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Tuesday, June 20, 2017


“...every moment is created by the Universe
to ensure your highest growth.”
                                 Matt Kahn*

Conflict recently entered a five-year relationship. There had been an argument prior to what turned out to be the last time we met. While I wanted to process what had previously transpired between us; they did not. So it ended...with an informal handshake.

If we have eyes to see, I believe, each life experience brings bigger lessons to be learned. Shortly after the above experience, I was on a weekend retreat in Robbinsville. In my room I noticed a small book and opened it to a random page where there was a short paragraph entitled “Rejection.” In less than fifty words it stated that when we are hurt/triggered by someone's rejection, it reflects back to us how we reject ourselves.

I instantly recognized that the coldness/indifference I experienced from the other person was a mirror of exactly how I reject myself with statements like “I'm less than,” “I'm not good enough,” “I don't matter,” “I'm unloveable,” “I don't belong,” “I'm old, ugly and irrelevant,” to share a few.... I also recognized each time I fail to acknowledge what I've done well each day is another form of self-rejection.

I now give thanks to the person who provided the lesson. And express heartfelt gratitude to that short little paragraph that triggered healing and increased awareness...

This new awareness needs to be nurtured and recognition is the first step. So when self-rejection shows up, I'll remember how hurtful that cold/indifference felt to me – and cease from doing it and rather embrace myself with kindness and compassion... 


Matt Kahn, Whatever Arises Love That, page 8,
Published by Sounds True, Boulder, CO.

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Friday, June 16, 2017

Ultimate Letting Go

If you want to endure life,
prepare yourself for death.
                                  Sigmund Freud*

After signing the listing contract on my home, I experienced a mini-breakdown. Called a friend who reminded me life is a series of letting gos and as we age, the letting gos bring us closer to the ultimate letting go of our bodies.

While I don't know how many years I have ahead, the end journey – yes, the dreaded 'D' word 'Death' – draws nearer with each passing year. While we're encouraged to prepare for retirement, rarely do we hear about preparing for our deaths – other than the legal stuff of wills, trusts, etc. True, it is essential legal documents be in order; specifics are also important. Specifics such as – do we want to be cremated or buried, who should be notified of our death, perhaps stickies on art and other valuable items as to who gets what. Whatever things come to your mind while you are living.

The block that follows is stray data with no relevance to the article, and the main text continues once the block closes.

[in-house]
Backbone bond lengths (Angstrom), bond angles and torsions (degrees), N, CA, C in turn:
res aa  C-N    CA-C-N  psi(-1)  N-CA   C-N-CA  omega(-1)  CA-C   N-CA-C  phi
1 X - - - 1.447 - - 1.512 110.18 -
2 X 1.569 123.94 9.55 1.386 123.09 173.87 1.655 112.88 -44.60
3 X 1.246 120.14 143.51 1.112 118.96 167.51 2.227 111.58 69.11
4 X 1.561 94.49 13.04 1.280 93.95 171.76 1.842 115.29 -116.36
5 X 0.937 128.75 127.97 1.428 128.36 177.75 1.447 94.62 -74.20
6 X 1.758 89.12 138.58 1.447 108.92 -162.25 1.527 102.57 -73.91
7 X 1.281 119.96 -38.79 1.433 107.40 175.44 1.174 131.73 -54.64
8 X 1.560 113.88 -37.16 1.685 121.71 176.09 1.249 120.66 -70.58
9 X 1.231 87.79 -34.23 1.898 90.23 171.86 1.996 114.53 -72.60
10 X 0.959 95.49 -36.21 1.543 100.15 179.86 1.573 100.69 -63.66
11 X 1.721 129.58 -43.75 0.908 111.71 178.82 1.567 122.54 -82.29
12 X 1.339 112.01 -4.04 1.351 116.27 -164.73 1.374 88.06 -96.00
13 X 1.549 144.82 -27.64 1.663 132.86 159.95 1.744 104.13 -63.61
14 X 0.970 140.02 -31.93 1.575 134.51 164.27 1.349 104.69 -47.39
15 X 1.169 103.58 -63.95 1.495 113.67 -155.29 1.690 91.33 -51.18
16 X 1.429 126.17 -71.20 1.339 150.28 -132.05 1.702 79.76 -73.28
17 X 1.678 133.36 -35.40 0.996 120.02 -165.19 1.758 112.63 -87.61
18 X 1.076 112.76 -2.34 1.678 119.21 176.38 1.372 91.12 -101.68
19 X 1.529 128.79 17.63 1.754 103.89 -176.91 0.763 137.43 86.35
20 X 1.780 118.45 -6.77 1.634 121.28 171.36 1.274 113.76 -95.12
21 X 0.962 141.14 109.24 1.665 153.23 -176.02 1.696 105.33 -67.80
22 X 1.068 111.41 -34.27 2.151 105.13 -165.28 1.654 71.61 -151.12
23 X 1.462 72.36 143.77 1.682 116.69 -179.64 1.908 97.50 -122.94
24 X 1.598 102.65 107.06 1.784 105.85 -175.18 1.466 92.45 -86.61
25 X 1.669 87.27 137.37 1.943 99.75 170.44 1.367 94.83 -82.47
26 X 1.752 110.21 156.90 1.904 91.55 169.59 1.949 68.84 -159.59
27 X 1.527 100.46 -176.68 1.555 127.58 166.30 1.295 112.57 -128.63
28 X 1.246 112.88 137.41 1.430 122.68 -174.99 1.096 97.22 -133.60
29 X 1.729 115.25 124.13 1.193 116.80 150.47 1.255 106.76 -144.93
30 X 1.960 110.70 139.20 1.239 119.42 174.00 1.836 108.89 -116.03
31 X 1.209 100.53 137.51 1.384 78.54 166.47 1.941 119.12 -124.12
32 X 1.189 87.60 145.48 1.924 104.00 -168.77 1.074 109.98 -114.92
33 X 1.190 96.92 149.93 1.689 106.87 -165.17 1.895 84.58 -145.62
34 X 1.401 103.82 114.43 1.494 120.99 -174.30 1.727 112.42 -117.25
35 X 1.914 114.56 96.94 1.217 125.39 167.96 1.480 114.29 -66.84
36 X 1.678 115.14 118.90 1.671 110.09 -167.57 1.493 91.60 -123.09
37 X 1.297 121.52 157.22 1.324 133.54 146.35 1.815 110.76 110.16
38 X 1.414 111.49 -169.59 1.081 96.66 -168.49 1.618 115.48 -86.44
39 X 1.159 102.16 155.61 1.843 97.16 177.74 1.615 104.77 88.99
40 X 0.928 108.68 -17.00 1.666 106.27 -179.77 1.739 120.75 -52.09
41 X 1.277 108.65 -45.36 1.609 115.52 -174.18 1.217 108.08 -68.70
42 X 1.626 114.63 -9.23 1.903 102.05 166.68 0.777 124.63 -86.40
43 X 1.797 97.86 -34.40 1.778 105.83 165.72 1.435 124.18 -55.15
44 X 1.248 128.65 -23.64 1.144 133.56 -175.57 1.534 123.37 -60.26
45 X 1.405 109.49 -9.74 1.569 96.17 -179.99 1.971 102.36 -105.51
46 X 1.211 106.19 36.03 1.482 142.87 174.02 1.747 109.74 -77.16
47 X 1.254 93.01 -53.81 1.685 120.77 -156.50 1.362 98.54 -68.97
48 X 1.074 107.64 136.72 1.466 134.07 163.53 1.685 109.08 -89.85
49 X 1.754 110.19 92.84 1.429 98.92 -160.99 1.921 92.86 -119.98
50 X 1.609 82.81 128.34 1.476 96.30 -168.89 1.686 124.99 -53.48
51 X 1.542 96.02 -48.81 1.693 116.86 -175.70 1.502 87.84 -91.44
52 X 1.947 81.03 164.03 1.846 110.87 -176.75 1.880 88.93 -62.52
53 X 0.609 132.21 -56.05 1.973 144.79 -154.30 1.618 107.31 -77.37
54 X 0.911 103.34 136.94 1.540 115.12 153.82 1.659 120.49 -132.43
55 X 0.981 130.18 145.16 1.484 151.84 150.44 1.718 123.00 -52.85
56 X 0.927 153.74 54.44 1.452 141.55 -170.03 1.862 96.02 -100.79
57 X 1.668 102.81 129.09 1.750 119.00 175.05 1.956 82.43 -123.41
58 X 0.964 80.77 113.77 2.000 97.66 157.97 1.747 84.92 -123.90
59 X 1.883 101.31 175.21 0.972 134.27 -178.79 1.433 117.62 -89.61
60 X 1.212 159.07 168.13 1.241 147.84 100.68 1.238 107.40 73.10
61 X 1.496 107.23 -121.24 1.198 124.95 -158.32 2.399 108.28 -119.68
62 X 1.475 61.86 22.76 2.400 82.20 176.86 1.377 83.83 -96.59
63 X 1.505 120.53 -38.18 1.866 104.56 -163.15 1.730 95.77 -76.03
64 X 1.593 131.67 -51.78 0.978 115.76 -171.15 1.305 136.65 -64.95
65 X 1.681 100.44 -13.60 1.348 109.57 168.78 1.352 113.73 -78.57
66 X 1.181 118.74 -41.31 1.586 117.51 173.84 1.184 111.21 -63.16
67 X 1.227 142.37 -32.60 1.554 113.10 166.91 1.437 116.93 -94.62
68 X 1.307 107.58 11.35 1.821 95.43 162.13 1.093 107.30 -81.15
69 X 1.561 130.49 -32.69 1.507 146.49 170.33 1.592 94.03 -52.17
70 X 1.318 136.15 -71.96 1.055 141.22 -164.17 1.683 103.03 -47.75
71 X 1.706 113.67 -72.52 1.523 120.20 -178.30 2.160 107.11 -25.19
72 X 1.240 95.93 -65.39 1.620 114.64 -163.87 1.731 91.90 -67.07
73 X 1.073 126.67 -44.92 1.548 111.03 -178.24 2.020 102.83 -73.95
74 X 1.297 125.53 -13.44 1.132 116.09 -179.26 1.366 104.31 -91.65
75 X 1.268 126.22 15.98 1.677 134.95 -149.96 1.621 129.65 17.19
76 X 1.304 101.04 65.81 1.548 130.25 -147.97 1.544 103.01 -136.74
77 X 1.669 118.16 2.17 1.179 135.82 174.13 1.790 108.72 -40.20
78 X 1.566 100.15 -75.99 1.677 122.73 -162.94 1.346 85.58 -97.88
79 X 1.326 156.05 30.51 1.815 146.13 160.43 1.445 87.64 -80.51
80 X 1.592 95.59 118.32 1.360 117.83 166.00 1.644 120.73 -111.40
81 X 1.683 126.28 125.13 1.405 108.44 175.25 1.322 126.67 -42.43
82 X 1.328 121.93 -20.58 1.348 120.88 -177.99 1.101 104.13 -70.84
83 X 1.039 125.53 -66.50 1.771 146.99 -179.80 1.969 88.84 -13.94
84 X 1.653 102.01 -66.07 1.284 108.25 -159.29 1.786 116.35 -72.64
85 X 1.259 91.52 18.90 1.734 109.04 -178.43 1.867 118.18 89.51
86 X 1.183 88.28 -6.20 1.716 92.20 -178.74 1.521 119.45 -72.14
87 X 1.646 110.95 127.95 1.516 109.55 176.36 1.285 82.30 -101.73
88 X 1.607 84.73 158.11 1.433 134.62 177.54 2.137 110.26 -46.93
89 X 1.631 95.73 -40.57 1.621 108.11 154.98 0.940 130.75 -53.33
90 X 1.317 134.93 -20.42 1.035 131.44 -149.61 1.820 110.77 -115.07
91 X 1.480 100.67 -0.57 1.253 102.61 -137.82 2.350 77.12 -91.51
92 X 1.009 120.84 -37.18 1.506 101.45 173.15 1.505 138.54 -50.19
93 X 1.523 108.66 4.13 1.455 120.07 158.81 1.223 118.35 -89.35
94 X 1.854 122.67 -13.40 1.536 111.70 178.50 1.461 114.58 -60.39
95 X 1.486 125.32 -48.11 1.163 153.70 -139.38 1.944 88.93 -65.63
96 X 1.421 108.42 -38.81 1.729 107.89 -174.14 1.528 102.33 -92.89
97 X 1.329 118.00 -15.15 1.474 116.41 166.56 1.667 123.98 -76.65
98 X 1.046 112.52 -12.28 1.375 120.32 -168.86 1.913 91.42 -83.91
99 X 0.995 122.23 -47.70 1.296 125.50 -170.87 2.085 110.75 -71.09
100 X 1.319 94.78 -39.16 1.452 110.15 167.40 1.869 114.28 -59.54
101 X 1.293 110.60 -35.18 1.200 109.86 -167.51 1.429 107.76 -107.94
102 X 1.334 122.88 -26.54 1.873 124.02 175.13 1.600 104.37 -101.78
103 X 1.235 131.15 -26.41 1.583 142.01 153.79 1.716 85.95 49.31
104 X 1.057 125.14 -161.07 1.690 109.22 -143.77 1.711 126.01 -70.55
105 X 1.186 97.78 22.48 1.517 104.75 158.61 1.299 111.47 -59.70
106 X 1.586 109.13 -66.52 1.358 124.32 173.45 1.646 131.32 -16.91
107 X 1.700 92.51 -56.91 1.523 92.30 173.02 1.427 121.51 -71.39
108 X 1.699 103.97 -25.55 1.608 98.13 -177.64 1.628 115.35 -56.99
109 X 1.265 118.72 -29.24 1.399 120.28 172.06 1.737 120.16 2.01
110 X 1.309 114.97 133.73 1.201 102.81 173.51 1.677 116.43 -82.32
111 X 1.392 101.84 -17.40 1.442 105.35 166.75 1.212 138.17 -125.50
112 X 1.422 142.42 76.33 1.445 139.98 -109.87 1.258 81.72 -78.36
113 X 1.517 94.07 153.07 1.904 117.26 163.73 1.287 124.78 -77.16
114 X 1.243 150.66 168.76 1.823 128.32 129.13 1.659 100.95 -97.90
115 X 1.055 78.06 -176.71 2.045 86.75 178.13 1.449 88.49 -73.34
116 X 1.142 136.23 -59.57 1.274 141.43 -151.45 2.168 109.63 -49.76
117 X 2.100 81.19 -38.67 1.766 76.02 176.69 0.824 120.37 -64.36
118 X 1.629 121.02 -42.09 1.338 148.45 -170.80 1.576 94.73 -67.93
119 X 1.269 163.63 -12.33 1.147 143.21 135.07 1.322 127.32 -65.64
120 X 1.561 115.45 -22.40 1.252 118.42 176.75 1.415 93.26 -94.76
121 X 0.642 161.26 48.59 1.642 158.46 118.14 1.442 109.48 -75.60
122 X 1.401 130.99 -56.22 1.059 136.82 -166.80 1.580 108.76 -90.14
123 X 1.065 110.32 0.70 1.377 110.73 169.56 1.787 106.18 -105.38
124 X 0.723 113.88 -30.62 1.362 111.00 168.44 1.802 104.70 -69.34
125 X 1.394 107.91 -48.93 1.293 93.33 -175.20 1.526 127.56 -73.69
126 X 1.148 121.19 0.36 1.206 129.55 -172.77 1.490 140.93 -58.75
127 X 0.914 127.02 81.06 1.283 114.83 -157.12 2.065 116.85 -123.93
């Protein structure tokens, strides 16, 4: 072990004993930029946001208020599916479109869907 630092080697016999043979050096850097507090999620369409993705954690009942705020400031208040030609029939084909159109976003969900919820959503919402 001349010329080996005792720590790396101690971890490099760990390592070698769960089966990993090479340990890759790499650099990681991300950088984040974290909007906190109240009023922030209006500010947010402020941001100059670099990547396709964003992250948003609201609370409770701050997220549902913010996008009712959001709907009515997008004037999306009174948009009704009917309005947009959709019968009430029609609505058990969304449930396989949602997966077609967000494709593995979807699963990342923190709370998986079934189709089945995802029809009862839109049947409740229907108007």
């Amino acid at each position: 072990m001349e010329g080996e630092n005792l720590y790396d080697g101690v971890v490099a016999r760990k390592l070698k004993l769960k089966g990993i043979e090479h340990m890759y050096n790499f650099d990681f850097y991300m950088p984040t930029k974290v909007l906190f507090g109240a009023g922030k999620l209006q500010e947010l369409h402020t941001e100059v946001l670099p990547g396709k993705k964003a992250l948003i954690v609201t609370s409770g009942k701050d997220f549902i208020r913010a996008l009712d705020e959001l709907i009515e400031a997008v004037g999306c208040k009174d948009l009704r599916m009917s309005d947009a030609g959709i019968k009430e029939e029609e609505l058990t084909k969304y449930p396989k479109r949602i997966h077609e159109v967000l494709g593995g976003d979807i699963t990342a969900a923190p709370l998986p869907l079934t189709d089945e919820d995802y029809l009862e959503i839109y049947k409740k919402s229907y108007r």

I'm currently working with a death doula about specifics about my death assuming my death is of an illness and not a sudden happening: what music, if any, would I want played, where do I want to be, who might I want present, what comforts might I want, etc.

Conversations about death and dying are important to have. It's hard, I actually believe impossible, to imagine our own non-existence. I like to believe this is because that piece of us that can't envision our non-existence is the piece that lives on. But I don't know and won't know until that sacred passing occurs.


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Tuesday, June 13, 2017

Change: Heartfelt or Headfelt

They always say time changes things,
but you actually have to change them yourself.
                                           Andy Warhol*

Have you ever been in a place where you know you need a change?  You have no idea what the change should be but are certain something needs to shift and soon.

When optional change has appeared in my life it has often been as a result of a heartfelt desire that comes to fruition. Twenty years ago the heartfelt desire brought my partner and I to Asheville from Santa Barbara. We wanted to move – Asheville came to our attention – and within three months we found ourselves living and thriving in Asheville.

Currently, there is no heartfelt desire brewing within my psyche. I ask myself how to bring about a shift. What comes to mind that makes the most sense is to sell my house and move to the condo I own. Pure headfelt decision – not heartfelt – thus there is little enthusiasm as I begin to implement this plan.

This is a work in progress. The house goes on the market 6/15/17 and if not sold by 9/15/17 will be taken off the market. I've already planted my upside down St. Joseph to help find buyers who love the house as my partner and I have. Should it sell – the next step will be a major remodeling of the condo.

The big question for me is to see if this headfelt decision to put the house on the market, will trickle into a heartfelt desire where enthusiasm for what's ahead can blossom.  Time will tell...


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Friday, June 9, 2017


Feelings are what is most real about us...
                                           Barbara Muhl (Infinite Way Teacher)